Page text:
Megan Noe, MD, MPH, MSCE, reviews best practices for treating patients with cutaneous blisters and managing chronic bullous disorders.
Megan Noe, MD, MPH, MSCE, is an assistant professor of dermatology at Brigham and Women's Hospital and Harvard Medical School. At the 2023 Society of Dermatology Physician Assistants (SDPA) Annual Summer Dermatology Conference, Noe presented a session titled, "Diagnosis and Management of Blistering Disorders."
Noe told Dermatology Times® about the highlights of her session, as well as considerations for cutaneous blister causes and treatment, as well as best practices for managing chronic bullous disorders.
Dermatology Times: What are key highlights and takeaways from your session, "Diagnosis and Management of Blistering Disorders?"
Megan Noe, MD, MPH, MSCE: I have 4 big take home points for my talk. The first one is just highlighting that the differential diagnosis for cutaneous blisters is really broad and includes things like injury and trauma, infections, drug reactions, autoimmune diseases, and genetic disorders.
The second key point is that the distribution of these blisters is really key. The distribution of patient factors are really key to making the diagnosis. There are certain specific tests, so skin biopsies, direct immunofluorescence, and indirect immunofluorescence, that can aid in the diagnosis of immunobullous disorders, and I talk about that in a little bit more detail so that people understand how to order the correct test and interpret it once the results are available.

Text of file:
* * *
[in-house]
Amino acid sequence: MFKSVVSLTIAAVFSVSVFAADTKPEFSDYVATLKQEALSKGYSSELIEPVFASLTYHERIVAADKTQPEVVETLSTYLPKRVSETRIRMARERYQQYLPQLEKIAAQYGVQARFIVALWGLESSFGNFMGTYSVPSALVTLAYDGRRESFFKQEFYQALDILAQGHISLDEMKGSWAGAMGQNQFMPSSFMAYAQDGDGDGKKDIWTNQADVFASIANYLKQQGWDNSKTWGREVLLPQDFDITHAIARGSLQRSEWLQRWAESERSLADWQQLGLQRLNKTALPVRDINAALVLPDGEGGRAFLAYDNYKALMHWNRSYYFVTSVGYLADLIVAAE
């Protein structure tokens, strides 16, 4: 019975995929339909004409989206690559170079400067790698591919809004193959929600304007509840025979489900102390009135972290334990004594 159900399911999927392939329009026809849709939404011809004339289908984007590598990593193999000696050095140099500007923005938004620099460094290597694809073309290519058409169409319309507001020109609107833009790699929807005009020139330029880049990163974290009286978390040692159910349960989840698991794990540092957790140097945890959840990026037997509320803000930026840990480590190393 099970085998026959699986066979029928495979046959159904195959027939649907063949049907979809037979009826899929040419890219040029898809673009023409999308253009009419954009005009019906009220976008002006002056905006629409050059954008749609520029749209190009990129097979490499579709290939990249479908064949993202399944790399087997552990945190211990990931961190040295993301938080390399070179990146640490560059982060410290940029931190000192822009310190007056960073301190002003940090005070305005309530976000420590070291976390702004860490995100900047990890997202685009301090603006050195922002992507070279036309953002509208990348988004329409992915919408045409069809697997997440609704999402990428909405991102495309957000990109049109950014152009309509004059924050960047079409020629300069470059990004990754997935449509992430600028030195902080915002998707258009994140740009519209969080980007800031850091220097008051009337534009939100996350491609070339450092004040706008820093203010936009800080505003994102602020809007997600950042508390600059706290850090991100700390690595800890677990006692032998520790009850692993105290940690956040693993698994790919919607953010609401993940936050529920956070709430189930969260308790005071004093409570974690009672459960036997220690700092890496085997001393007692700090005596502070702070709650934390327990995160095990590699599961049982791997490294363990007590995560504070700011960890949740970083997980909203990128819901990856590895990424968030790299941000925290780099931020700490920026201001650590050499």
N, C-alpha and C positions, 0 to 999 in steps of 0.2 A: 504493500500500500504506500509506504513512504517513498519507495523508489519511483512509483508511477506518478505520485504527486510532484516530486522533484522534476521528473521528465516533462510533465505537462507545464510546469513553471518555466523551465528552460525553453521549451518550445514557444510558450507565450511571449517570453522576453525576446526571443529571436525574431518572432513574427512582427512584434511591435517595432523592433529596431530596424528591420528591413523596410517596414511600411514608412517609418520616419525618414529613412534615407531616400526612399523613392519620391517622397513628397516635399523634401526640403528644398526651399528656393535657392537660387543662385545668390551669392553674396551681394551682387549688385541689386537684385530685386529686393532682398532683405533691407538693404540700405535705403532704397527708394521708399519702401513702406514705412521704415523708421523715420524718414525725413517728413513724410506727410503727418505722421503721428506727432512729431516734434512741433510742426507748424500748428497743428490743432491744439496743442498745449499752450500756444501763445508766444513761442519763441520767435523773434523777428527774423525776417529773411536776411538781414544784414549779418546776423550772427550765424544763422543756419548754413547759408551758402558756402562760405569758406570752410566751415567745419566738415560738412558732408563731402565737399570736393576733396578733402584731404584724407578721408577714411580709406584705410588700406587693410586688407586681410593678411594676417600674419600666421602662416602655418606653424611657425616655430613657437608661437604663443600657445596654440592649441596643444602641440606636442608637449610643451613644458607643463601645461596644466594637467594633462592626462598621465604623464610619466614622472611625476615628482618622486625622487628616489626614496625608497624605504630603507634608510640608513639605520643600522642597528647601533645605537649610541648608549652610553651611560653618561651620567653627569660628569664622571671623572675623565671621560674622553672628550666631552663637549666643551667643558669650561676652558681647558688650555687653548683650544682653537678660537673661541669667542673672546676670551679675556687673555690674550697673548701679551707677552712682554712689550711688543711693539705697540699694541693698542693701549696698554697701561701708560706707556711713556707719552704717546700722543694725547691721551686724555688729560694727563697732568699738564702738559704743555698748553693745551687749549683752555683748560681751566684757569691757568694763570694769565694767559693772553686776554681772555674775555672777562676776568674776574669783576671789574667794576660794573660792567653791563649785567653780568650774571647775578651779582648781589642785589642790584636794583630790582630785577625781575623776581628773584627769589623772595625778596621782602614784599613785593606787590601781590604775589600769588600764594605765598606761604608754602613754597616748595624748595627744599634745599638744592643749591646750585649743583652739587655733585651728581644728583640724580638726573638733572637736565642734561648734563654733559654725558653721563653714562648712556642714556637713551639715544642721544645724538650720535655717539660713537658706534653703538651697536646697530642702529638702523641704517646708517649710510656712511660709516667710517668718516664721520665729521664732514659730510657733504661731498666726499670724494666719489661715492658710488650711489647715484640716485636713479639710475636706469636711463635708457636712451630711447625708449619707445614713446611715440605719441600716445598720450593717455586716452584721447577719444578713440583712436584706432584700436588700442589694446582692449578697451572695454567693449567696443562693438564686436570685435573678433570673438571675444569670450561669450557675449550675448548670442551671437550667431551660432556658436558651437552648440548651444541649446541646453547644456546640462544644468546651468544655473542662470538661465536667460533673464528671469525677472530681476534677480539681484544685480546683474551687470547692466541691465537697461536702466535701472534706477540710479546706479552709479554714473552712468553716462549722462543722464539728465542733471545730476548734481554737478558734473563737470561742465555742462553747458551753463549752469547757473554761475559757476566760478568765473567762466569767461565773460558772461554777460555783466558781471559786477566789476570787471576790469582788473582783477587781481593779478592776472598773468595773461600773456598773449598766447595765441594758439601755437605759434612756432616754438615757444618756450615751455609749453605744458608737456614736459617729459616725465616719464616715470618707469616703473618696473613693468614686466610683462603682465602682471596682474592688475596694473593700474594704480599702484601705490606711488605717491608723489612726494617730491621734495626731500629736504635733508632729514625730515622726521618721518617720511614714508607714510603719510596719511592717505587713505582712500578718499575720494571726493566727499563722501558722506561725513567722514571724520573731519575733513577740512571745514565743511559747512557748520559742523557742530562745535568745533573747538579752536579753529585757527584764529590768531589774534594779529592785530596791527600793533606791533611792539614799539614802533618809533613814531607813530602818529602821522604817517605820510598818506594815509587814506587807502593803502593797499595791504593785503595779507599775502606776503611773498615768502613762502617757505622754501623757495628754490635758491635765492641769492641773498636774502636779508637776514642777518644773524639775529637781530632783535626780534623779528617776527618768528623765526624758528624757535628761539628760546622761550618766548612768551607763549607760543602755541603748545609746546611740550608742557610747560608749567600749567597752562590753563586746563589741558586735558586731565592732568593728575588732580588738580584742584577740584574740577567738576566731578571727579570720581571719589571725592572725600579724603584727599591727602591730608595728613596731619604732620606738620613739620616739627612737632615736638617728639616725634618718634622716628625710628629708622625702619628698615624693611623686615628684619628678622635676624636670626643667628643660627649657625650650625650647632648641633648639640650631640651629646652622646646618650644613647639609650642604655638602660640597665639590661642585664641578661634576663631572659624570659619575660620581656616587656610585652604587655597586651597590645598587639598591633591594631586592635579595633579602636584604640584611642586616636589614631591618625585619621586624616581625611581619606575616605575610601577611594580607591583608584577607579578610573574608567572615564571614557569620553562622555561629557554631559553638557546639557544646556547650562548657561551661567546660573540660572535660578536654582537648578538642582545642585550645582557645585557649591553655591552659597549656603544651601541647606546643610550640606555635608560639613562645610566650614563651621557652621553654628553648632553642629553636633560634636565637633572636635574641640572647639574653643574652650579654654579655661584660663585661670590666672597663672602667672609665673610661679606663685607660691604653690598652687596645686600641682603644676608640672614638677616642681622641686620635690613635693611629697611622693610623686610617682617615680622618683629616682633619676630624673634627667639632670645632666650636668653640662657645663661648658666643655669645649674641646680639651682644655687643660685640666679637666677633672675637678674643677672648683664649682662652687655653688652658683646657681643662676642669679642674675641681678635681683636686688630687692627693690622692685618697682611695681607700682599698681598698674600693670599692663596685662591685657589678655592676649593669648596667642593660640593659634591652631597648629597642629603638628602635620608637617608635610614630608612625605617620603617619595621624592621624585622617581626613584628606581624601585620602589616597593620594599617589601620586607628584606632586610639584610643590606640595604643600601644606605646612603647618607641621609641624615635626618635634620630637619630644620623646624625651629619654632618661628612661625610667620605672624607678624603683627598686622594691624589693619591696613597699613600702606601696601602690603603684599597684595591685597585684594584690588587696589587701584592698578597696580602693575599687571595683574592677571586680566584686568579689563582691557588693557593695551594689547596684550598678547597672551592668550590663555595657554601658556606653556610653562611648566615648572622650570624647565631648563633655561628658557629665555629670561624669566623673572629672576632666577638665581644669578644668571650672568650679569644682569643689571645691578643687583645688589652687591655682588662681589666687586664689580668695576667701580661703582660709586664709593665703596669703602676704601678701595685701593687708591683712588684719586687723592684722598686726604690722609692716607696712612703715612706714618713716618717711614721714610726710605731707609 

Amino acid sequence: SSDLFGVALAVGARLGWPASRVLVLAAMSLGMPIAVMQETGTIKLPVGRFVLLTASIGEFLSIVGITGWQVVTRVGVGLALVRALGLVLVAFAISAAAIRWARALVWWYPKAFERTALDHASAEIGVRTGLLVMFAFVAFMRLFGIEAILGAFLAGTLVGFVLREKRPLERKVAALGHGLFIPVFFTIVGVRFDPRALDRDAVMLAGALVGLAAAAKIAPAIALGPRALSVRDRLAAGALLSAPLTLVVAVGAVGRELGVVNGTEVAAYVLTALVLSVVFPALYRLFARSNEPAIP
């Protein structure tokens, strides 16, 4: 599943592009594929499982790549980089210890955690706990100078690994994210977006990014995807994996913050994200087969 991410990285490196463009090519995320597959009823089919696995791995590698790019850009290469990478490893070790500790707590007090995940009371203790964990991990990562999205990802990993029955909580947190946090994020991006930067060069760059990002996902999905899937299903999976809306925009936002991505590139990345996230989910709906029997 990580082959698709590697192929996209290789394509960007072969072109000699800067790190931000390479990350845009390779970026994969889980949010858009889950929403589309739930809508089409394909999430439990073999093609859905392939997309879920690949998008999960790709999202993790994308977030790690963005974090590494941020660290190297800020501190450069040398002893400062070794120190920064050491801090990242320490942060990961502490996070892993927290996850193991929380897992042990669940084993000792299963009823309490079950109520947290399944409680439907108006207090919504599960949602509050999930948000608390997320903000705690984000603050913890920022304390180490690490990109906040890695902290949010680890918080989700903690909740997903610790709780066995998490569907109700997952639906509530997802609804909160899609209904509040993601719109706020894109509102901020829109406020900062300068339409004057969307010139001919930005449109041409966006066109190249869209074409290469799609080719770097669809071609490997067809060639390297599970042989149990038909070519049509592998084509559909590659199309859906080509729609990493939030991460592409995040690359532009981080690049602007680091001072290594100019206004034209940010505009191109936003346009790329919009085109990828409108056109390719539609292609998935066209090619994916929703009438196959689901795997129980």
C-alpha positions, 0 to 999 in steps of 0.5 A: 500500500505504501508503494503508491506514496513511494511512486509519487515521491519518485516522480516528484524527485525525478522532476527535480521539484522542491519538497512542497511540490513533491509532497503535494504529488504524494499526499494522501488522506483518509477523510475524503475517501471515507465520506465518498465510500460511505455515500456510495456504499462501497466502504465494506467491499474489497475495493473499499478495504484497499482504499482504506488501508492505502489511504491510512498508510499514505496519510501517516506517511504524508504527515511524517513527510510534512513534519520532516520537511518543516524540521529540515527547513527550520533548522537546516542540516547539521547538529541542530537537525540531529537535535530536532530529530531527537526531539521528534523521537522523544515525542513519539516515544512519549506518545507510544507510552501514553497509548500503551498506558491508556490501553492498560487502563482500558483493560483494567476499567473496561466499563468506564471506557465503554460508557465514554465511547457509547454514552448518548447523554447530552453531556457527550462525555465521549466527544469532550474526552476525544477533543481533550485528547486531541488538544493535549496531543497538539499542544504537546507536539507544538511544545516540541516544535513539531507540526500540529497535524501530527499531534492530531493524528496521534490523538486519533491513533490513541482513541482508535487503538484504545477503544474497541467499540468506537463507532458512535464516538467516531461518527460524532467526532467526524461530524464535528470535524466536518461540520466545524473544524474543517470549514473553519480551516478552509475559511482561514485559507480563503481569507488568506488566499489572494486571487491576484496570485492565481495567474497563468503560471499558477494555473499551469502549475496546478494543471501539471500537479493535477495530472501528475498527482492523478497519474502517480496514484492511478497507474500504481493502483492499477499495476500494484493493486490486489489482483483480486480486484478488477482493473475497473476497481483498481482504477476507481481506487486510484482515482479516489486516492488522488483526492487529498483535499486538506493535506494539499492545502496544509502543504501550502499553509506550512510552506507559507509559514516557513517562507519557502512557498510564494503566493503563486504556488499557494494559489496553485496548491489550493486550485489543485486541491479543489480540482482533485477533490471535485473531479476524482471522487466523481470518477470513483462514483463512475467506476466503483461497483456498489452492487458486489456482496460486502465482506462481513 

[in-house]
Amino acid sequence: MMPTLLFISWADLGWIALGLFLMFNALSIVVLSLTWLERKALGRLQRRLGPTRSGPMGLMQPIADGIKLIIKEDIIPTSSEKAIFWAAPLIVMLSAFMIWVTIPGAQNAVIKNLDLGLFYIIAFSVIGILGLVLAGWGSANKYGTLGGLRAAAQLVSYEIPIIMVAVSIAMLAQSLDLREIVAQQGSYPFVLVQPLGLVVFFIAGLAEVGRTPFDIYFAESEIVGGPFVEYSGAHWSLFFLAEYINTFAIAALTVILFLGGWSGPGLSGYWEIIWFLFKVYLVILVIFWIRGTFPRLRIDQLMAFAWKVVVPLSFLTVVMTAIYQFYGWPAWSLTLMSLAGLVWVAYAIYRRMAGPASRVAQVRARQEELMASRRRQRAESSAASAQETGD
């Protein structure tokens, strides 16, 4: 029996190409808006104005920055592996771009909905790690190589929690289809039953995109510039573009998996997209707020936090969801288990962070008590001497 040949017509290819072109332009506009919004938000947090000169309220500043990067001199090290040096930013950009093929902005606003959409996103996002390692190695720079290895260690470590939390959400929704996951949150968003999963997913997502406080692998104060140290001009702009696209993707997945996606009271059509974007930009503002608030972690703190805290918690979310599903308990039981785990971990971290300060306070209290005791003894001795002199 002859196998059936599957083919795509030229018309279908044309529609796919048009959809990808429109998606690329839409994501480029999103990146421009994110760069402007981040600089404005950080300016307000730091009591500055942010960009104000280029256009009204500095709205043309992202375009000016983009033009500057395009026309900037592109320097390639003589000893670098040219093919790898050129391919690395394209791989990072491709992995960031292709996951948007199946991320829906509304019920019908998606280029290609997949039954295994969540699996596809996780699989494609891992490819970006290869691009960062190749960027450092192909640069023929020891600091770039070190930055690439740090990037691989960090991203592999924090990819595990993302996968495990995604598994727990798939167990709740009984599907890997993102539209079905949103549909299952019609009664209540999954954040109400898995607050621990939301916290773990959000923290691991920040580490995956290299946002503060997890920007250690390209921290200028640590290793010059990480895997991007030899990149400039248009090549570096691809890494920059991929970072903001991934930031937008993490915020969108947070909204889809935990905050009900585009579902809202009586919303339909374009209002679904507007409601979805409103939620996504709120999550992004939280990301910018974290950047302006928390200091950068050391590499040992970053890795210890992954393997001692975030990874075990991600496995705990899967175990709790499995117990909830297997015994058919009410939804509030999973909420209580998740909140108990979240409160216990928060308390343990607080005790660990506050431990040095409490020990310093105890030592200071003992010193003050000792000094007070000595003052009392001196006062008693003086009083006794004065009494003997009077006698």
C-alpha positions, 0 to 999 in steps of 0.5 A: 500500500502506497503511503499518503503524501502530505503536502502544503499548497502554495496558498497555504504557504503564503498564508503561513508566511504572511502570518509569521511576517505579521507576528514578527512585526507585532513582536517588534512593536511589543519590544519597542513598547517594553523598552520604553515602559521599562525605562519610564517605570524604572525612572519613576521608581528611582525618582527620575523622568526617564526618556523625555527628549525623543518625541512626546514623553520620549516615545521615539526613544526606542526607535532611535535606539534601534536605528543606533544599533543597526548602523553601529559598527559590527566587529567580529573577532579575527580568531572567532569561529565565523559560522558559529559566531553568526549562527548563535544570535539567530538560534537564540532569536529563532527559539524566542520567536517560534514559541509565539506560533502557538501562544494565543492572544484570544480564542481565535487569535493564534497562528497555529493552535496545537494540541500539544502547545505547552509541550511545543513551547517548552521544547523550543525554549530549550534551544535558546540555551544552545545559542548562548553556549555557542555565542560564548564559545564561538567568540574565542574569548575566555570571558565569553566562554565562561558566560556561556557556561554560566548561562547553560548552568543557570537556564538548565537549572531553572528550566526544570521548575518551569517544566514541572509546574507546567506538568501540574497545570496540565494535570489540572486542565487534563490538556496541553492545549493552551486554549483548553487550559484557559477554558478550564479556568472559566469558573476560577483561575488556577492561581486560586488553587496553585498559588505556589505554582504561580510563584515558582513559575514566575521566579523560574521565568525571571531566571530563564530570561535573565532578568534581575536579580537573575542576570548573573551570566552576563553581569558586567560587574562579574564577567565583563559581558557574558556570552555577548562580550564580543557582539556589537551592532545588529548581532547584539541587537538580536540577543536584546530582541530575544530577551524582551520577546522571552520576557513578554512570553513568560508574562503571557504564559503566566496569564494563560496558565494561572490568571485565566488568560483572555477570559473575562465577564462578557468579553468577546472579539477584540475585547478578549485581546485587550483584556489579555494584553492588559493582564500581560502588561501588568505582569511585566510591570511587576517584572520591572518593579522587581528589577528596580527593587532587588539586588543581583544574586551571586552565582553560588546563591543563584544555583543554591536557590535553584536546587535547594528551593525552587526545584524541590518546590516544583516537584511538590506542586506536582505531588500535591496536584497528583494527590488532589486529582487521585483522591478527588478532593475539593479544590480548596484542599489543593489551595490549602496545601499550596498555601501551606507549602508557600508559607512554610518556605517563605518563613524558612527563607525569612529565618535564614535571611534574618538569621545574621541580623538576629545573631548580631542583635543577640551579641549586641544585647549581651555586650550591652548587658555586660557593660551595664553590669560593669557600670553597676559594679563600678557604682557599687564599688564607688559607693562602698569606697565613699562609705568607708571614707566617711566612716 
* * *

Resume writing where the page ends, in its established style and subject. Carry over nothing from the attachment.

And then finally, sort of treatment of anyone with cutaneous blisters really revolves around wound care and preventing secondary infection. But then for a lot of these diseases, patients need ongoing treatment, anti inflammatory immunosuppressive medication to prevent blisters, to prevent the blistering eruption from continuing.
Dermatology Times: What are your recommended best practices for managing chronic bullous disorders?
Noe: So it really varies. Sometimes, we'll just use topical steroids, but for a lot of the autoimmune blistering diseases, we use medications like methotrexate, we use standard immunosuppressive therapies like CellCept [mycophenolate mofetil]. And then now, we're using rituximab more for pemphigus and other autoimmune blistering diseases. So it's really a spectrum depending on the patient, and disease severity, and the actual diagnosis.
Dermatology Times: How does being aware of the cause of a cutaneous blister help clinicians determine appropriate treatment and management?
Noe: I think in general, when a physician gets a new consult, an outpatient setting, but also in dermatologists who take care of patients in the hospital, blisters can be scary, because you're worried about the more severe things that can happen, like a severe drug reaction that results in blisters, or a severe variant of an autoimmune or genetic disease. And so I think that's the top thing on everyone's mind dermatology, and also the consulting teams, too.
And so it's really important to think about the rare things. I think it can be really comforting to the to a primary team, if you think about in a hospital setting, they're worried about a severe drug reaction. But after evaluating the patient, you realize it's probably just an edema blister, and so we don't need to worry, we don't need to do any extra treatment, we don't need to put patients on immunosuppressive medication that they don't need. So in that case, a lot of times, we can be reassuring about the more common causes of blisters.
And then the same thing is true on the other end of the spectrum. So you need to be aware and knowledgeable about the more serious things that can happen with blisters, like the severe drug reactions, like the severe variants of autoimmune diseases, because we want to make sure those things are identified as quickly as possible so that patients can be started on appropriate therapy.
[Transcript edited for clarity]